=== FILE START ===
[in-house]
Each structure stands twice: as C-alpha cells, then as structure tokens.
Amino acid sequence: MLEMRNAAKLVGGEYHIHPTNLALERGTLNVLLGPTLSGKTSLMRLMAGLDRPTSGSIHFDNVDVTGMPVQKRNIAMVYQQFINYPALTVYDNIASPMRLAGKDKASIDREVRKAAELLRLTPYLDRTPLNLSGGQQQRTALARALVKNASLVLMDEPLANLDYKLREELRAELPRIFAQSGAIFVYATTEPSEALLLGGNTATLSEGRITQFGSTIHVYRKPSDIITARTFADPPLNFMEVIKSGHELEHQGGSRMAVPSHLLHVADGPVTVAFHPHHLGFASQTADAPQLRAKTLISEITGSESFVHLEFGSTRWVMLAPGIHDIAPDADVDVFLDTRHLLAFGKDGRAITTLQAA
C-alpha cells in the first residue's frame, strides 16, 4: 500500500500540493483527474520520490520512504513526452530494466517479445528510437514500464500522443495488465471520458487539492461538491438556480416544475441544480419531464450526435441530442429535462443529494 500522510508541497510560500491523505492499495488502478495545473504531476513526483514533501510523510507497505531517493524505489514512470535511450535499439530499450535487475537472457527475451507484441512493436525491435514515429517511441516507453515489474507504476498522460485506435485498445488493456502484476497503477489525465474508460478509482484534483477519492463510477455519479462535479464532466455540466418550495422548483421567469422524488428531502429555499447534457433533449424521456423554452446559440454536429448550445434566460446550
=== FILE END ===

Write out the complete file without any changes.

[in-house]
Each structure stands twice: as C-alpha cells, then as structure tokens.
Amino acid sequence: MLEMRNAAKLVGGEYHIHPTNLALERGTLNVLLGPTLSGKTSLMRLMAGLDRPTSGSIHFDNVDVTGMPVQKRNIAMVYQQFINYPALTVYDNIASPMRLAGKDKASIDREVRKAAELLRLTPYLDRTPLNLSGGQQQRTALARALVKNASLVLMDEPLANLDYKLREELRAELPRIFAQSGAIFVYATTEPSEALLLGGNTATLSEGRITQFGSTIHVYRKPSDIITARTFADPPLNFMEVIKSGHELEHQGGSRMAVPSHLLHVADGPVTVAFHPHHLGFASQTADAPQLRAKTLISEITGSESFVHLEFGSTRWVMLAPGIHDIAPDADVDVFLDTRHLLAFGKDGRAITTLQAA
C-alpha cells in the first residue's frame, strides 16, 4: 500500500500540493483527474520520490520512504513526452530494466517479445528510437514500464500522443495488465471520458487539492461538491438556480416544475441544480419531464450526435441530442429535462443529494 500522510508541497510560500491523505492499495488502478495545473504531476513526483514533501510523510507497505531517493524505489514512470535511450535499439530499450535487475537472457527475451507484441512493436525491435514515429517511441516507453515489474507504476498522460485506435485498445488493456502484476497503477489525465474508460478509482484534483477519492463510477455519479462535479464532466455540466418550495422548483421567469422524488428531502429555499447534457433533449424521456423554452446559440454536429448550445434566460446550